In the mean time, the terrine was taking its own sweet time getting done. By 11 am, at a temperature of 145 °F (it had to reach 160 °F), we knew we would not be ready for 12:00 pm service. Chef said, probably also to console us that it usually takes three days to make a terrine anyway. First day you season your ingredients, second day you cook the terrine and chill it overnight. Therefore, only on the third day would it develop the right flavors.
In short we only had two dishes to serve.
I took my spaetzle batter out and started to swirl it into the simmering water. Plunk. A whole blob fell from my spoon into the water. Oh no! Where was the swirling motion ?! I pulled HH and Wyatt to the stove, gave the spoon to HH and had him swirl it. Plunk. Another blob hit the water. Maybe they were supposed to look that way? They do look like dumplings, I thought.
The chef-instructor from the other room started nosing around. He asked what we were making and I replied “Spaetzle”. “That“ he paused for effect “ is not how spaetzle looks like.” With that he went to the other kitchen and came back with what looked like smashed frozen peas. “This is the shape and texture of what a spaetzle should be.”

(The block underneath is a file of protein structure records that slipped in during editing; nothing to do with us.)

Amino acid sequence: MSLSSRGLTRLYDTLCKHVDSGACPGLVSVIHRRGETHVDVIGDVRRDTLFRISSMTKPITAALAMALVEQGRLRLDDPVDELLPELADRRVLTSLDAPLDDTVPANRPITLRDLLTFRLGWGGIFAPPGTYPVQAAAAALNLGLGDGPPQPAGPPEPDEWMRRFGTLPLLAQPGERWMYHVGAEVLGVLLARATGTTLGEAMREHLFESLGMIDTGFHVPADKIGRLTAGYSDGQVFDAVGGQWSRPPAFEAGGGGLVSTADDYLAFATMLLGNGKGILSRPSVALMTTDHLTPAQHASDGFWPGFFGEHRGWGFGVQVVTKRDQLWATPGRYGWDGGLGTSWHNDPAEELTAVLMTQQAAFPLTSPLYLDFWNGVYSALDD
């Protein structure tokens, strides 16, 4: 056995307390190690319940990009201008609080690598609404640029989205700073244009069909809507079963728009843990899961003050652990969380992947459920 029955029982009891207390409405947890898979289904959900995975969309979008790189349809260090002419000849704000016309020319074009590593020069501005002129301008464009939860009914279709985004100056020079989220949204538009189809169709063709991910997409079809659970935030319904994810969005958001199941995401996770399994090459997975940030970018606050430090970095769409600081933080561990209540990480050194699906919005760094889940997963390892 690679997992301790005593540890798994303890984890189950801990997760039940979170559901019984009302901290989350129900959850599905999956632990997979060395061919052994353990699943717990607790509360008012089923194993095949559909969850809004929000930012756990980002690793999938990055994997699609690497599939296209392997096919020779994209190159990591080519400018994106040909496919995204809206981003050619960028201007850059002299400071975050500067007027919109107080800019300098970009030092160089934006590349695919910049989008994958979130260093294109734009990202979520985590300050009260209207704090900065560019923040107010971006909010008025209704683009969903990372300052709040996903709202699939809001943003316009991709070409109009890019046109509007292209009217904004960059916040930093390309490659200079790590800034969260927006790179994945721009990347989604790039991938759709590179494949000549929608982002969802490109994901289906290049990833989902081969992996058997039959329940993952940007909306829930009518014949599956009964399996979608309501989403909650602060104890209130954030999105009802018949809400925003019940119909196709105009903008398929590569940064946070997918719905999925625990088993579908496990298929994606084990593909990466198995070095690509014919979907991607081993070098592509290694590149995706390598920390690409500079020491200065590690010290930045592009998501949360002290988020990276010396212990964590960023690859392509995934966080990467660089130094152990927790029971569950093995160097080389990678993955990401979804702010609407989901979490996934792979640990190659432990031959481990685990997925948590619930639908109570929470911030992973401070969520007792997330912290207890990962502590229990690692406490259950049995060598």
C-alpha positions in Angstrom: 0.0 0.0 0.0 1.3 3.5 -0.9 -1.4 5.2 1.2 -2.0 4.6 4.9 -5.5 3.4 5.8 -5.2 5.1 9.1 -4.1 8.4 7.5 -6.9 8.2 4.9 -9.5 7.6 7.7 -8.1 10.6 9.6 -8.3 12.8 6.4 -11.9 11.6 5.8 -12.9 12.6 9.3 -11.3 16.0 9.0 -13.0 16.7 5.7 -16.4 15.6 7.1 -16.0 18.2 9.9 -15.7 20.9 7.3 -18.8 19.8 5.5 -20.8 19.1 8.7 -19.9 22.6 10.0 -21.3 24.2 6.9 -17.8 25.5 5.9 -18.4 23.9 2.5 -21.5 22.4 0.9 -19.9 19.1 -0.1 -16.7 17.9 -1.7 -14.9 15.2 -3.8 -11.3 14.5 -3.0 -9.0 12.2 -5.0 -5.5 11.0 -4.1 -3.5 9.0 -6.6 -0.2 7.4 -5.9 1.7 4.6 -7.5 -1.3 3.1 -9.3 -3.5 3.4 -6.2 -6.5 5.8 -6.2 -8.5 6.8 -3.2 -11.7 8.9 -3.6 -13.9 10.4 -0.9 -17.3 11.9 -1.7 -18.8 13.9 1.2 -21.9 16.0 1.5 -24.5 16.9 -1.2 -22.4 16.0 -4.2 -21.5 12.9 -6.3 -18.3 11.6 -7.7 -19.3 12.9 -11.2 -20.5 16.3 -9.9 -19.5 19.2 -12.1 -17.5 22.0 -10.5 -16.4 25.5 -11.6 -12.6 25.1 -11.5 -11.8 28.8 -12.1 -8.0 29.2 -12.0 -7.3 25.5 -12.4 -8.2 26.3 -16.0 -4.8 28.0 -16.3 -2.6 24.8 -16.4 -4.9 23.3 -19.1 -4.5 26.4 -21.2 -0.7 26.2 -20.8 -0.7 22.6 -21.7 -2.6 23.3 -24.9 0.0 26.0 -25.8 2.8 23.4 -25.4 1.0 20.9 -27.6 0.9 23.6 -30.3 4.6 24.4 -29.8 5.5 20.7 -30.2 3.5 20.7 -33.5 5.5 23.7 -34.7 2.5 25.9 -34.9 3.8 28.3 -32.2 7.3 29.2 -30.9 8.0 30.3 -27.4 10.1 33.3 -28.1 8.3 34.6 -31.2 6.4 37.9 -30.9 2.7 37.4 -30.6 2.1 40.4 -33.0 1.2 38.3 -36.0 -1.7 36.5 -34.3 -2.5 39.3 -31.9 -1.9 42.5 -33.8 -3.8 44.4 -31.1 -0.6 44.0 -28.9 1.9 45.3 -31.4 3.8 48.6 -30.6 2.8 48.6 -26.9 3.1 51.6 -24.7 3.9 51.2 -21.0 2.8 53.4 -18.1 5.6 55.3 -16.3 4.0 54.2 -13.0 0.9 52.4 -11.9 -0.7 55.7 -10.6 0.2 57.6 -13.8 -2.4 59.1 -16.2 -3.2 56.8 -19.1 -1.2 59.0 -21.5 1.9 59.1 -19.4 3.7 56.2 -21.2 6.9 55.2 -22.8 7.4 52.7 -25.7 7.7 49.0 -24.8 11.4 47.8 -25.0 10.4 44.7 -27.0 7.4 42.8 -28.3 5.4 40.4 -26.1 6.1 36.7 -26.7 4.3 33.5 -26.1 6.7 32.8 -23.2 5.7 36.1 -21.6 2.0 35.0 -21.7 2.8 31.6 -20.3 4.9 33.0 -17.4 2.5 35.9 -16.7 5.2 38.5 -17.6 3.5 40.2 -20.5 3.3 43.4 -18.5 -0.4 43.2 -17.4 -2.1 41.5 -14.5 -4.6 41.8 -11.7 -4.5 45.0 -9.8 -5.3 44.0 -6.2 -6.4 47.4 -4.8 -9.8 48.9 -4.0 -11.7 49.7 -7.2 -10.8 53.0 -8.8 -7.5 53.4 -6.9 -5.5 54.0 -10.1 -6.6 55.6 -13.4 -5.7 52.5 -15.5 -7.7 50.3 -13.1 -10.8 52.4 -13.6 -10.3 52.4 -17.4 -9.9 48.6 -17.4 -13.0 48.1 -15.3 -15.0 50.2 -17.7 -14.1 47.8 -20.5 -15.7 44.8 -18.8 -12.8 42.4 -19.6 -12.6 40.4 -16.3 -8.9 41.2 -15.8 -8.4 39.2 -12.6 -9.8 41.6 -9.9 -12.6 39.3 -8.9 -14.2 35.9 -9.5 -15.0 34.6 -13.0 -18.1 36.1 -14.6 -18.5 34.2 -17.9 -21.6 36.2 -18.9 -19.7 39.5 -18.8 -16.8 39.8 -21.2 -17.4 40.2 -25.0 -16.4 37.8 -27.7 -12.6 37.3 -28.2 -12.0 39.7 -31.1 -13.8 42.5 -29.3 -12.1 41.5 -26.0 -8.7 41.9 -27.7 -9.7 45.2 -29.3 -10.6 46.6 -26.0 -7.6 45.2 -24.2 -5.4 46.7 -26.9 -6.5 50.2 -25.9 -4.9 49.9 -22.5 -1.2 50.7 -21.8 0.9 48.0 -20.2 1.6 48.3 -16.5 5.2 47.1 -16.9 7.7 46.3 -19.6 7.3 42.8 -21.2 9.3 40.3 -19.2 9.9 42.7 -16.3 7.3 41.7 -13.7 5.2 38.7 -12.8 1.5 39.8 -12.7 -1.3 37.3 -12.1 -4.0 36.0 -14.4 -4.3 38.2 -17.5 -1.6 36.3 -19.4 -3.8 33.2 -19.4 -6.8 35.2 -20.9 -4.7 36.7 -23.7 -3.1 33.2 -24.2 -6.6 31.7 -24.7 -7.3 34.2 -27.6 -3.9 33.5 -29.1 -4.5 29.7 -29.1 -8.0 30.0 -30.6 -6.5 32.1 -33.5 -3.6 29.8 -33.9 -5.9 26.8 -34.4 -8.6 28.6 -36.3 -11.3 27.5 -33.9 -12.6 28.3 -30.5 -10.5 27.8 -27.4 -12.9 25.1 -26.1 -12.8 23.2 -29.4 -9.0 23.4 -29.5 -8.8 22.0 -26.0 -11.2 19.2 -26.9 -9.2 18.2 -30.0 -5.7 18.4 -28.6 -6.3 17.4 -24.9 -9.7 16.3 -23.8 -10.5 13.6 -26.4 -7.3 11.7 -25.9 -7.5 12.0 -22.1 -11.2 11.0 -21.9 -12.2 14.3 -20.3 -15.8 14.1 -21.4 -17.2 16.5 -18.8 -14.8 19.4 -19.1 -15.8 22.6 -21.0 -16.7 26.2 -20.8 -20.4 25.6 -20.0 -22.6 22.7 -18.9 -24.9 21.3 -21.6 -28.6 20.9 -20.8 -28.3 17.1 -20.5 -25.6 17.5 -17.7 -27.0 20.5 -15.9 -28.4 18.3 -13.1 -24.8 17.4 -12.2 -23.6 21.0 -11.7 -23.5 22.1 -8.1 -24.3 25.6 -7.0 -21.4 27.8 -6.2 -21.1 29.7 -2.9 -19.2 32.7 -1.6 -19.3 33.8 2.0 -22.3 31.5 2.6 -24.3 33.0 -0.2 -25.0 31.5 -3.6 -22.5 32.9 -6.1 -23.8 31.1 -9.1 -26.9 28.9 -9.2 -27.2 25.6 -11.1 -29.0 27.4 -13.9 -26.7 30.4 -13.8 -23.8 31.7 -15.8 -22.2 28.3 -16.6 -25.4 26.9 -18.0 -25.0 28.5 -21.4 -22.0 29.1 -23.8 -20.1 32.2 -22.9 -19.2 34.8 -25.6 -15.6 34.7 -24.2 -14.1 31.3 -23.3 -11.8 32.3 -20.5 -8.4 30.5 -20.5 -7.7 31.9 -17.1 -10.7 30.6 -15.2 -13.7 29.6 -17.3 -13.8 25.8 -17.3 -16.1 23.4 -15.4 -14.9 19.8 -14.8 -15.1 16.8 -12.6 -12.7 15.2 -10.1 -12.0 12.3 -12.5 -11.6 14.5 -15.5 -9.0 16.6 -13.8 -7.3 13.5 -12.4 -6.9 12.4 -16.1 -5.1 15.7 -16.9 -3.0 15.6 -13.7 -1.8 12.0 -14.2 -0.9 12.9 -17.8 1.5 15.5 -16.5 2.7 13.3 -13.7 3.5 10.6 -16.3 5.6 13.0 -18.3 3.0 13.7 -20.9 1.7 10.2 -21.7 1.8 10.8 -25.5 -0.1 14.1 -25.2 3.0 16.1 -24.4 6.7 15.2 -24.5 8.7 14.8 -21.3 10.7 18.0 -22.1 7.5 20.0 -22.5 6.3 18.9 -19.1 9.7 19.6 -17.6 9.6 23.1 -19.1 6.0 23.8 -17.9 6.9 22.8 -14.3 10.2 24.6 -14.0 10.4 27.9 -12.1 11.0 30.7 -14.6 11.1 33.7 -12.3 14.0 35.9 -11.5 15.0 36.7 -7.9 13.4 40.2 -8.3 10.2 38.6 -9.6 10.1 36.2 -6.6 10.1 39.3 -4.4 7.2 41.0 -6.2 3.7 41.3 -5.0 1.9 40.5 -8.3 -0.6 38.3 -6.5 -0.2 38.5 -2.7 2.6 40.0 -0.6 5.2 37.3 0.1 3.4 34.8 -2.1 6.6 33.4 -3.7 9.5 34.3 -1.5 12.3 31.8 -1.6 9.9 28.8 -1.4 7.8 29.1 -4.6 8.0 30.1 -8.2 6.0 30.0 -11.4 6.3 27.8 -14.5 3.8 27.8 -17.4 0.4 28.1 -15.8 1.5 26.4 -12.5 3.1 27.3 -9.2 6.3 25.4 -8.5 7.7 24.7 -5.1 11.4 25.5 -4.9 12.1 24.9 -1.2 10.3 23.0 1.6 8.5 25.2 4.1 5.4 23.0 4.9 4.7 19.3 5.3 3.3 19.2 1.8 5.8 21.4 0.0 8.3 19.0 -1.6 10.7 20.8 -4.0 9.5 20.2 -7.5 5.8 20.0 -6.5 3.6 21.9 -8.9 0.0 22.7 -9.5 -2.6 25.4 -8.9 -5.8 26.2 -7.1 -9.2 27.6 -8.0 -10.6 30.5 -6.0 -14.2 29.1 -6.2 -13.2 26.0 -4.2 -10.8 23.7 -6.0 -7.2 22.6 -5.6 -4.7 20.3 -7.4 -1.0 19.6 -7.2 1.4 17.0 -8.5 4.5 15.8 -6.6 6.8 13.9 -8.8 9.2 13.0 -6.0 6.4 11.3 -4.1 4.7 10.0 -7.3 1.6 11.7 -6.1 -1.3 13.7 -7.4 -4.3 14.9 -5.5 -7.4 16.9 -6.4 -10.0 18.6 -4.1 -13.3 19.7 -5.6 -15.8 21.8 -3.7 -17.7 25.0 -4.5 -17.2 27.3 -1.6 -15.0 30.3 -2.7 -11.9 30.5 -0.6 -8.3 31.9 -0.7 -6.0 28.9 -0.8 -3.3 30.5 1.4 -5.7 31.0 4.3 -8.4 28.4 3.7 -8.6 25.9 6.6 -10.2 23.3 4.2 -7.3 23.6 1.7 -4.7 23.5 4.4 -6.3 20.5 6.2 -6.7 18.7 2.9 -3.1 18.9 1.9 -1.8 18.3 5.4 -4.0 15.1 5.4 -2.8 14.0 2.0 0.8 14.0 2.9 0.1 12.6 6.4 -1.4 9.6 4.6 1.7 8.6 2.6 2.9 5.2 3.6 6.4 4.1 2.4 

At that moment, Chef Crispo showed up on the scene; the other chef retreated to his side of the kitchen. “Chef! ” I wailed “It wouldn’t swirl!” I think Chef was not too pleased with the other chef minding our business, because he said “This is an Alsatian spaetzle and looks different from the regular one.” He suspected that the reason the batter was too stiff was because the gluten had developed too much from the way the whole batter was mixed. Okay was that my fault or his?
Anyway, his solution was to chop up the poached spaetzles and then proceed with the recipe, which was to pan-fry them.